Volume 28, Number 2-3, Winter, Spring, 2010

Jack: Secret Histories

By F. Paul Wilson

Tor, June 2008
Reviewed by Anders Monsen

I hesitated buying F. Paul Wilson’s young adult Repairman Jack novel for over a year. Don’t get me wrong; I’m a huge RJ fan, having faithfully shelled out far more than the mass market hardcover price and buying the limited edition books from Gauntlet Press so I can read them the moment they are available. Call me “old school,” but I felt a certain snarky attitude toward the idea of a young Repairman Jack.

The story in my eyes began with The Tomb (aka Rakoshi), first published in 1984. I cheered when Wilson resumed the story many years later starting with Legacies, and now as we approach the end of the RJ saga, I find myself reluctant to see Jack in any other light than post-Rakoshi. Sure, a couple of references to his childhood had cropped up, but a trilogy about Jack entering high school seemed no fun at all. Not that I dislike YA books; I enjoyed all the Harry Potter novels. However, books like the Potter series begin with the characters as kids. To go back after over a dozen adult novels and retroactively create a pre-history seems a little too convenient. Then again, Wilson heavily revised the two book-end novels in the series (The Tomb and Nightworld), recasting Jack’s adult life nearly twenty years ahead of where it originally started. There’s already some precedent for adjusting facts to fit a greater story. While the RJ YA novels might not contain as many fixes, they appear geared to exploring more about the forces behind the secret history in Wilson’s fictional world. When I finally bought and read Secret Histories one year after it was published, I found that I liked it much more than I expected.

The book opens with a trio of teenagers biking through the Jersey Pine Barrens one muggy July afternoon. Jack and two friends, Eddie and Louise “Weezy” Connell are on a mission led by Weezy—locating and destroying illegal traps placed by hunters (an allusion to the short story, “Pelts”). It is the summer before Jack goes to high school, placing him at 14 and a half years old. He is a smart, athletic kid willing to follow his friend Weezy into the Barrens. Not yet the ruthless yet ethical individualist from the regular RJ books, Jack only has the beginnings of a sense of justice. For the most part his interests lie in monster movies, Weird Tales type magazines, and Americana from a bygone age. After destroying the traps the kids examine a strangely barren hill. By accident they discover an artifact that only Jack is able to open, and then on further digging they find an old corpse.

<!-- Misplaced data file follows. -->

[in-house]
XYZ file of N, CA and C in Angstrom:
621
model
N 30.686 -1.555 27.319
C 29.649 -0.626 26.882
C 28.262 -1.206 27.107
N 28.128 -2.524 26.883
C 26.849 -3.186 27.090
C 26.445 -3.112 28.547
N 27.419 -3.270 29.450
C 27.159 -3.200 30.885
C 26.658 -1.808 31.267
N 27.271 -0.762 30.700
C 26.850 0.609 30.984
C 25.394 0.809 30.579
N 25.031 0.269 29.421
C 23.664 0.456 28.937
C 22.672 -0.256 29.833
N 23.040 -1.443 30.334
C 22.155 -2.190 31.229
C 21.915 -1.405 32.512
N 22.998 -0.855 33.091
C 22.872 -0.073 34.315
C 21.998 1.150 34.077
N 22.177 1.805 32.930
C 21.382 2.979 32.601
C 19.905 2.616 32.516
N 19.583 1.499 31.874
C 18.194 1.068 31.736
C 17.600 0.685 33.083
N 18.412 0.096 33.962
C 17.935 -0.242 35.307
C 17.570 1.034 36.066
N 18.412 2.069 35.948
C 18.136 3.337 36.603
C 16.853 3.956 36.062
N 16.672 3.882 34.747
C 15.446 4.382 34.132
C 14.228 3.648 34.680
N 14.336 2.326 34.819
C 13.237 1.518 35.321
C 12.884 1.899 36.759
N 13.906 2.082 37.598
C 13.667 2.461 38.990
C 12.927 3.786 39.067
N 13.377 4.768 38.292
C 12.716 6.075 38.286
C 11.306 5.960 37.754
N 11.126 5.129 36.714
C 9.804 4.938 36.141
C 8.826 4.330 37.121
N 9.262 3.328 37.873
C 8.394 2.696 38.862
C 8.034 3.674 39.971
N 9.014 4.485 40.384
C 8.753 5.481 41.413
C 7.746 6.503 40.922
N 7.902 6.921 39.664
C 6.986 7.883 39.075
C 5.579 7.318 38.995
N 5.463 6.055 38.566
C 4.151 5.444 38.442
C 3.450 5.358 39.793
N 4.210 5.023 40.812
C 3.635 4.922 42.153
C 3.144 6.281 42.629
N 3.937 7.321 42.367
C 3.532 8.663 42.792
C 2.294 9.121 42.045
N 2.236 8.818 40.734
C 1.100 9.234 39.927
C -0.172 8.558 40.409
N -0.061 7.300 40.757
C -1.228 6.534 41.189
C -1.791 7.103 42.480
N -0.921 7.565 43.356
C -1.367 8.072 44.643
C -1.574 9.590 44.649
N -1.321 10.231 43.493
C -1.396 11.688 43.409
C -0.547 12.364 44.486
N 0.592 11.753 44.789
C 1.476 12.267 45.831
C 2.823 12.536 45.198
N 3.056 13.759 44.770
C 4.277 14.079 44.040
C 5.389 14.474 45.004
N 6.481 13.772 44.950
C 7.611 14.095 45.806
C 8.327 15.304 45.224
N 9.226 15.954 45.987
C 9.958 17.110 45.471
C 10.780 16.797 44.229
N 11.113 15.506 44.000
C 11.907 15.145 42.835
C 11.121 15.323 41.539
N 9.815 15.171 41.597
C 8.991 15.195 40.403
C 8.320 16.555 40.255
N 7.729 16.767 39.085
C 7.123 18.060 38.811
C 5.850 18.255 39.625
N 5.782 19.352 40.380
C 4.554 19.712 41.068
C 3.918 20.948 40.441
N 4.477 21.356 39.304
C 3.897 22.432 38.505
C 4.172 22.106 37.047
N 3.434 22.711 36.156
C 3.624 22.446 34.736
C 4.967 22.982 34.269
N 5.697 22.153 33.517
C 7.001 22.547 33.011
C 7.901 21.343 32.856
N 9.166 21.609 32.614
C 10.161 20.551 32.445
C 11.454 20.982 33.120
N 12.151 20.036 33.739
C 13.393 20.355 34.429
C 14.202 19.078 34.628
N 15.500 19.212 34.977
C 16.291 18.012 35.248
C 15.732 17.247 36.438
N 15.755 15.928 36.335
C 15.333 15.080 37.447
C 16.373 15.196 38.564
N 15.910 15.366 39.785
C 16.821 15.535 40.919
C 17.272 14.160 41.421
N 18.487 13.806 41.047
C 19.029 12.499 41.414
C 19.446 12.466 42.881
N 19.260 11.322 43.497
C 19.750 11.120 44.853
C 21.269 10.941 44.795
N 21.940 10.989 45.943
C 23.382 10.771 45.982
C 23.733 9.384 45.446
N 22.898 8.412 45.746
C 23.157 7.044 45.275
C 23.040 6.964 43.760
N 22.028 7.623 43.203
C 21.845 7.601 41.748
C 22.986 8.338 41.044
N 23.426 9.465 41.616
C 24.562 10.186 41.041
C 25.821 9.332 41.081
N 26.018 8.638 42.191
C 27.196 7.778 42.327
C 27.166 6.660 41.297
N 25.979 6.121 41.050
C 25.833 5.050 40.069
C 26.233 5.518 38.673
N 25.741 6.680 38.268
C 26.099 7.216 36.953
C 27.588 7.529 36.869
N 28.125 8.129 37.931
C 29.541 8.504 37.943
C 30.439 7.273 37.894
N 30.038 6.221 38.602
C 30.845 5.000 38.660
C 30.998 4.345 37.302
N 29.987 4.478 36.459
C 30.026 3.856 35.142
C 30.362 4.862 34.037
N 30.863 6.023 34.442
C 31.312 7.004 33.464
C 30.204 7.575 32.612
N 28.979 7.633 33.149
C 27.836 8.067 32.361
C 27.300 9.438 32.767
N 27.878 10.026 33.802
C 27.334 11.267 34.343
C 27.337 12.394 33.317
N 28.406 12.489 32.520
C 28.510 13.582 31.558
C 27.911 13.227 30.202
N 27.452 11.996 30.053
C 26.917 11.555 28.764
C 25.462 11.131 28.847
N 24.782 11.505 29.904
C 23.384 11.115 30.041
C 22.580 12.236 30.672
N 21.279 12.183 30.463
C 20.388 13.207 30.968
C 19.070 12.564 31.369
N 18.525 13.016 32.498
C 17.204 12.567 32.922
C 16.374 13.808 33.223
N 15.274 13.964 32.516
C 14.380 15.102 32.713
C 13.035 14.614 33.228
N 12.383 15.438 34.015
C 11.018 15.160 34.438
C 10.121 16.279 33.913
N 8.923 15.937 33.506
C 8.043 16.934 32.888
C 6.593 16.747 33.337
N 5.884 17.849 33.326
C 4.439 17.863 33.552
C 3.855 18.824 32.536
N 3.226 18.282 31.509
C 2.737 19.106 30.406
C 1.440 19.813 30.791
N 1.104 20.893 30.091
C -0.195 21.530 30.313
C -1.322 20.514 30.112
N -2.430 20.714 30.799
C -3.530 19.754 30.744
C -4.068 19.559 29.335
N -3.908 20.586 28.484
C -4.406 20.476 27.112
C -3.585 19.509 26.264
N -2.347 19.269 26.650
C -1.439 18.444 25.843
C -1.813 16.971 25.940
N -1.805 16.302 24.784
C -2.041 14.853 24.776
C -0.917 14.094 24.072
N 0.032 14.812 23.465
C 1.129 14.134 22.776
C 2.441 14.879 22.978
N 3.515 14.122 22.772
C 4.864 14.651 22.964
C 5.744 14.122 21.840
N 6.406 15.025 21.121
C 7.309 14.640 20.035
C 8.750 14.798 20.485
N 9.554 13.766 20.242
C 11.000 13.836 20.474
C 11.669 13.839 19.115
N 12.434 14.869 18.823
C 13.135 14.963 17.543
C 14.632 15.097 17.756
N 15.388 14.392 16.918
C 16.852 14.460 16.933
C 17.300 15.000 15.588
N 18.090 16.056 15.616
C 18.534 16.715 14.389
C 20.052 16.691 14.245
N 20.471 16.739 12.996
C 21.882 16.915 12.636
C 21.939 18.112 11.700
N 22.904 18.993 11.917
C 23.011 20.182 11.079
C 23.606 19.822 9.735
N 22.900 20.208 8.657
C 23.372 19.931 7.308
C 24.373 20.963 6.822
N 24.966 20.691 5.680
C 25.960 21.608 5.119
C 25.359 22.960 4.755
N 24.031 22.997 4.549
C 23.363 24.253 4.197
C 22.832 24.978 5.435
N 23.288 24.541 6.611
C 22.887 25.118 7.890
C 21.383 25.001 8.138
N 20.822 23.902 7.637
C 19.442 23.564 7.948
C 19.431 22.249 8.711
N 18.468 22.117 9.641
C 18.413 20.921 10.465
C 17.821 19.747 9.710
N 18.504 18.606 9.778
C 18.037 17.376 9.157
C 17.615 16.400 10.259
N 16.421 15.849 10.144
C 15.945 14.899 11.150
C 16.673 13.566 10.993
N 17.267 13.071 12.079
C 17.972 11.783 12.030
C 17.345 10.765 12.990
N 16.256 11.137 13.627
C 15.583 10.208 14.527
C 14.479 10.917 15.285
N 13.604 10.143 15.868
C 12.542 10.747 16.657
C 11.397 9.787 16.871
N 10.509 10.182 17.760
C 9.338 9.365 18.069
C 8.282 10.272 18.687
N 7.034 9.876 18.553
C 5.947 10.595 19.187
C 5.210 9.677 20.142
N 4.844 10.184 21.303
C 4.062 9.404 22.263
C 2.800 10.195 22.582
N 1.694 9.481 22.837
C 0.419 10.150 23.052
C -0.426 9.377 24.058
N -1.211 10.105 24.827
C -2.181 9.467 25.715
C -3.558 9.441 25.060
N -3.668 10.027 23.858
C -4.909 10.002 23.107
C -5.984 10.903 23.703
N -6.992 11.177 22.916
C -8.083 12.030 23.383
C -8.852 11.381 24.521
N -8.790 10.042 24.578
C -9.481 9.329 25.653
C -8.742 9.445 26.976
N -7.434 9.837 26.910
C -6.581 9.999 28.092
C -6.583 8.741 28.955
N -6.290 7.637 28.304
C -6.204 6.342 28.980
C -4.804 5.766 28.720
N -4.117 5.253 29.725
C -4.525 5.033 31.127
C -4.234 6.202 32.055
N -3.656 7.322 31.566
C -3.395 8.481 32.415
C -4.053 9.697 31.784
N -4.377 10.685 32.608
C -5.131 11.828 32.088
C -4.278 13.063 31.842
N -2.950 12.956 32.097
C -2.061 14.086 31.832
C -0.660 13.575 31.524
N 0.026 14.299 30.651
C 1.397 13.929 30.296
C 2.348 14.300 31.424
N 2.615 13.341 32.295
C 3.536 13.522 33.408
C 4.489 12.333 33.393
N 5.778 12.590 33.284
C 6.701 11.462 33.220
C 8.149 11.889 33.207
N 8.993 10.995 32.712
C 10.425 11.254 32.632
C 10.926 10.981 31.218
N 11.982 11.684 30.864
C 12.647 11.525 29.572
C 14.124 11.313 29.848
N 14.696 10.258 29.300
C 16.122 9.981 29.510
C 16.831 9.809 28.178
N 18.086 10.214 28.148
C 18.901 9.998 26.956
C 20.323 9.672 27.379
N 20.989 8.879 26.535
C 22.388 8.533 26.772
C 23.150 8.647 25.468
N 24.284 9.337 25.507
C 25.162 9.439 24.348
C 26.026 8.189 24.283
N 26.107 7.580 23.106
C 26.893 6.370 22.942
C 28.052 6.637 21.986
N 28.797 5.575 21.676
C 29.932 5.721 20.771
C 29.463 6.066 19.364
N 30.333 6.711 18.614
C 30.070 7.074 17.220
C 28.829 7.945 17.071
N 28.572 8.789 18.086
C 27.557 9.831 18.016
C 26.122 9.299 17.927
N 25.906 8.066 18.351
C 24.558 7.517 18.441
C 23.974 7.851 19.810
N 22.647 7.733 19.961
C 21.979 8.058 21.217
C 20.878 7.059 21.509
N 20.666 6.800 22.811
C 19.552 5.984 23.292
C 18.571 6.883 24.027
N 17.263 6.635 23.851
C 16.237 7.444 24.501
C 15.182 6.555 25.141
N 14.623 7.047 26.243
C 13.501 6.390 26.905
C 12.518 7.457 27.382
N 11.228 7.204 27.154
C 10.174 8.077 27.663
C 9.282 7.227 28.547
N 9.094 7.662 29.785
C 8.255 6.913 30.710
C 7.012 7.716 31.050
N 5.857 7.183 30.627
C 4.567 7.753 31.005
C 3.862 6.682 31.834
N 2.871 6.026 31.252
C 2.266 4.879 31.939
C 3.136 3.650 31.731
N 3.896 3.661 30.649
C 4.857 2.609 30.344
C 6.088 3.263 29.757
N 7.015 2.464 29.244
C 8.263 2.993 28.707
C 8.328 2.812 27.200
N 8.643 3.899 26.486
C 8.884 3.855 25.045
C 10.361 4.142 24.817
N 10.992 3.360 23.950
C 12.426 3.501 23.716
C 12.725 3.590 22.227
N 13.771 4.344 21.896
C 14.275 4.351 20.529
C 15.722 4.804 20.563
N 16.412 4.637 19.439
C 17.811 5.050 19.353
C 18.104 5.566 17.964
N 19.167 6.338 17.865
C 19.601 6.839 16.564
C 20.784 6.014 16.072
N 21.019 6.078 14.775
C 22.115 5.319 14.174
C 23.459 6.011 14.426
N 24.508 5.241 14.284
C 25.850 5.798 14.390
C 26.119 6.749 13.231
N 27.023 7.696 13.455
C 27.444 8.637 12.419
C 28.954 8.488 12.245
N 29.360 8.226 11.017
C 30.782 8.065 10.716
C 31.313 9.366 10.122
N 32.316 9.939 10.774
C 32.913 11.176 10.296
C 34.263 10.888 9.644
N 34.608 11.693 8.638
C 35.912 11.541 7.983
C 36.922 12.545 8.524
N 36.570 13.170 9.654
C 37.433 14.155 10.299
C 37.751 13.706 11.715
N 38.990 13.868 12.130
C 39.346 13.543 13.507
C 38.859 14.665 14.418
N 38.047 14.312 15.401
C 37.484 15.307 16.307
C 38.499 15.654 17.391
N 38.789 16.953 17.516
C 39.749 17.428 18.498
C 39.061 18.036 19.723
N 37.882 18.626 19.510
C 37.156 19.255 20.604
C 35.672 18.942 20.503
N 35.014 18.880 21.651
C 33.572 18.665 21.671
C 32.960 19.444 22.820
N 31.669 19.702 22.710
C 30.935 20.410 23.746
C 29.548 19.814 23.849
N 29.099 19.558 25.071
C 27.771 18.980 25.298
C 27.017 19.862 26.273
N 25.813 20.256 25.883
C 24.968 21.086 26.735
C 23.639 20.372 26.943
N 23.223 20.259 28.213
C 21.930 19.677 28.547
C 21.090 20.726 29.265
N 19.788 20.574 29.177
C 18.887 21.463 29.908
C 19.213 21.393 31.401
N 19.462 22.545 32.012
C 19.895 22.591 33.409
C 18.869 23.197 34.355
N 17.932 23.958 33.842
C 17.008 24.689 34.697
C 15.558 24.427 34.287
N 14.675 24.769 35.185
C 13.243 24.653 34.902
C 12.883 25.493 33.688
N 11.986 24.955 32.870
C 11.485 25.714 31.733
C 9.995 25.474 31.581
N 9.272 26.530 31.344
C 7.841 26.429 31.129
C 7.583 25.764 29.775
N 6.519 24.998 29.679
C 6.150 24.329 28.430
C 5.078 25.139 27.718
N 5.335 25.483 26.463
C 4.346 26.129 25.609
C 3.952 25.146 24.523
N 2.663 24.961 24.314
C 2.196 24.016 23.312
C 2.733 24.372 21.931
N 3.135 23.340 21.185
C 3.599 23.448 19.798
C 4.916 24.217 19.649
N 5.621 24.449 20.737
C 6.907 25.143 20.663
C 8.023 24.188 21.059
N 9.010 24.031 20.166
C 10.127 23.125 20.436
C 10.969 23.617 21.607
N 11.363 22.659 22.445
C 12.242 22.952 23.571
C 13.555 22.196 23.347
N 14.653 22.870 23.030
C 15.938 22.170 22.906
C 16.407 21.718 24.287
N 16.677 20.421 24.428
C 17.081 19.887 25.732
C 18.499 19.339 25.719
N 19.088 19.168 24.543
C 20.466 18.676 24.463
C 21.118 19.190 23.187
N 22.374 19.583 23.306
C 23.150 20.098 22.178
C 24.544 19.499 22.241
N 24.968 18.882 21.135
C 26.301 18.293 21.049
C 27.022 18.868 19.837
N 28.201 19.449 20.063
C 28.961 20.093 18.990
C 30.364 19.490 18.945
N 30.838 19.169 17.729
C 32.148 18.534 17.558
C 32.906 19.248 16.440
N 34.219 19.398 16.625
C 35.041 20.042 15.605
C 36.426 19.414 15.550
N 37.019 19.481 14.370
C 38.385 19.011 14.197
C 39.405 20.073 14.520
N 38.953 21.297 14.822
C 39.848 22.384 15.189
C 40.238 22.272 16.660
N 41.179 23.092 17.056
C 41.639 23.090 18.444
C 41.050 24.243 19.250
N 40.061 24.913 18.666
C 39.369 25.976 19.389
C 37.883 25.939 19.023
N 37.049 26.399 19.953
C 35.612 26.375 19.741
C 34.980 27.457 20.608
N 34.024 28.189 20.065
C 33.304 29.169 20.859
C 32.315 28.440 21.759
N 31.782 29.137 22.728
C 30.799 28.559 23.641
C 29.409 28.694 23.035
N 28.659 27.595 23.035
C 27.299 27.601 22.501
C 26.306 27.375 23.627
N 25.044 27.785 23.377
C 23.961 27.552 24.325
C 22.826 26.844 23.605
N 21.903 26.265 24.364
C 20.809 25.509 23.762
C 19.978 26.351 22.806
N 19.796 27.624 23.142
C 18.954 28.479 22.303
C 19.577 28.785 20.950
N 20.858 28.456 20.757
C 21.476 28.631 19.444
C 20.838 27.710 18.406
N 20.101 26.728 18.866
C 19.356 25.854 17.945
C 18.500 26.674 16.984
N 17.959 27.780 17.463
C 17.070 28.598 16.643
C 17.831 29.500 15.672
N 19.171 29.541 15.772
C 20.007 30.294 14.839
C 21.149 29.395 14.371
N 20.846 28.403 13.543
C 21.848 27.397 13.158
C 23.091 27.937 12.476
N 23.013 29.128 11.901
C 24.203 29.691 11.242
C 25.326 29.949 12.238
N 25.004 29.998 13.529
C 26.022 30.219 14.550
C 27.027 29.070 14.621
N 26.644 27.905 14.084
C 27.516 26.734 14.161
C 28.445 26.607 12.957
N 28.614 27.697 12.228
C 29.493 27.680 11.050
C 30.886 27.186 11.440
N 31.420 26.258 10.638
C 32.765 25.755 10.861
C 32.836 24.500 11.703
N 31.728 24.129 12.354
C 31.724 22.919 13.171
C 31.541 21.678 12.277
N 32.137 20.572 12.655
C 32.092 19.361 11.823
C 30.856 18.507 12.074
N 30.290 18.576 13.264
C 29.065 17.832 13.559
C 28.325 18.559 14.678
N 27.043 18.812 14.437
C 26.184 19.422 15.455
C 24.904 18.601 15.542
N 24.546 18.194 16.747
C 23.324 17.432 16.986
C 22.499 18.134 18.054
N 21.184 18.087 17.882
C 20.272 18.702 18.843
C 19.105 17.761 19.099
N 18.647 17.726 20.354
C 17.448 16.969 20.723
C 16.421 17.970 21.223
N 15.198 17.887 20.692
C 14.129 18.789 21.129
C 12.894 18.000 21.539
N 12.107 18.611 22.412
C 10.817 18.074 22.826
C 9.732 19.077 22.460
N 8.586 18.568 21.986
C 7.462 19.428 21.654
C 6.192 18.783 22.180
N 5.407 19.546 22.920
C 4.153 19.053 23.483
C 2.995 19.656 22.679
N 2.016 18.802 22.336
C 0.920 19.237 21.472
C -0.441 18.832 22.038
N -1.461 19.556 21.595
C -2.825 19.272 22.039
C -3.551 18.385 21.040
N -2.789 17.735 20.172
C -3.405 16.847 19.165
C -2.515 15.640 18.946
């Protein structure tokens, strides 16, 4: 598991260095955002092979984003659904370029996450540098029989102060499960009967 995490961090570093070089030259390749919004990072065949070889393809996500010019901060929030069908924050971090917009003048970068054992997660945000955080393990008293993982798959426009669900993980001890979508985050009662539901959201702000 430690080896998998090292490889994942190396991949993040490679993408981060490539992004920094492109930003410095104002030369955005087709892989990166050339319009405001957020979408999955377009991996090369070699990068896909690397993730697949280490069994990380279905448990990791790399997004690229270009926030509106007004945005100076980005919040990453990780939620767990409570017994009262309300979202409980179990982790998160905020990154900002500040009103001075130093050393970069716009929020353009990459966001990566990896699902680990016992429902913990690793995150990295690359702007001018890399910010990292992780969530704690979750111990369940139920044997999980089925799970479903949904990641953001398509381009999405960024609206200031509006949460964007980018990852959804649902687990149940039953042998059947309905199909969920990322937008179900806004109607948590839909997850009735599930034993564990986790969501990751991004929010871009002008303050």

The cops are brought in to investigate, but the discovery unleashes unexpected lethal events in town, as members of the secretive Septimus Lodge, a group which gains more prominence later in Jack’s life. There are many such references that readers of the regular series will recognize, such as Walter from “Dat Tay Vao” and The Touch, currently the town drunk always looking for “the one” to which to pass on his gift, and mysterious Mrs. Clevenger, who calls herself their mother.

But the central mystery revolves around the mysterious cube that Jack and his friends discovered, as well as the murders of several Lodge members. Young Jack, not even in high school, begins to put together some minor fixes, and finds them intoxicating. Yet he is also restricted in what he can accomplish as a kid in a world ruled by grown-ups, parents included. Jack’s lack of knowledge about his father’s years in the war drive him to snoop. He discovers a locked box that he tries to pick to no avail. The locked box appears to be the same that Jack’s father had with him in Gateways, one that Jack was able to pick easily then. This indicates just how much Jack has learned in the almost 20 years since his youthful indiscretion.

The novel ends with almost more questions than answers, but this is the first of a three-book series about Jack’s early teen years. At times it is refreshing to see the pre-lethal Jack. His talent for fixes is raw and exciting, and although he has seen death the darkness that will invade and consume his life is still decades away. The sequel was published on February 1st 2010, and you can bet I’ll read the new book a lot quicker than I did this one.

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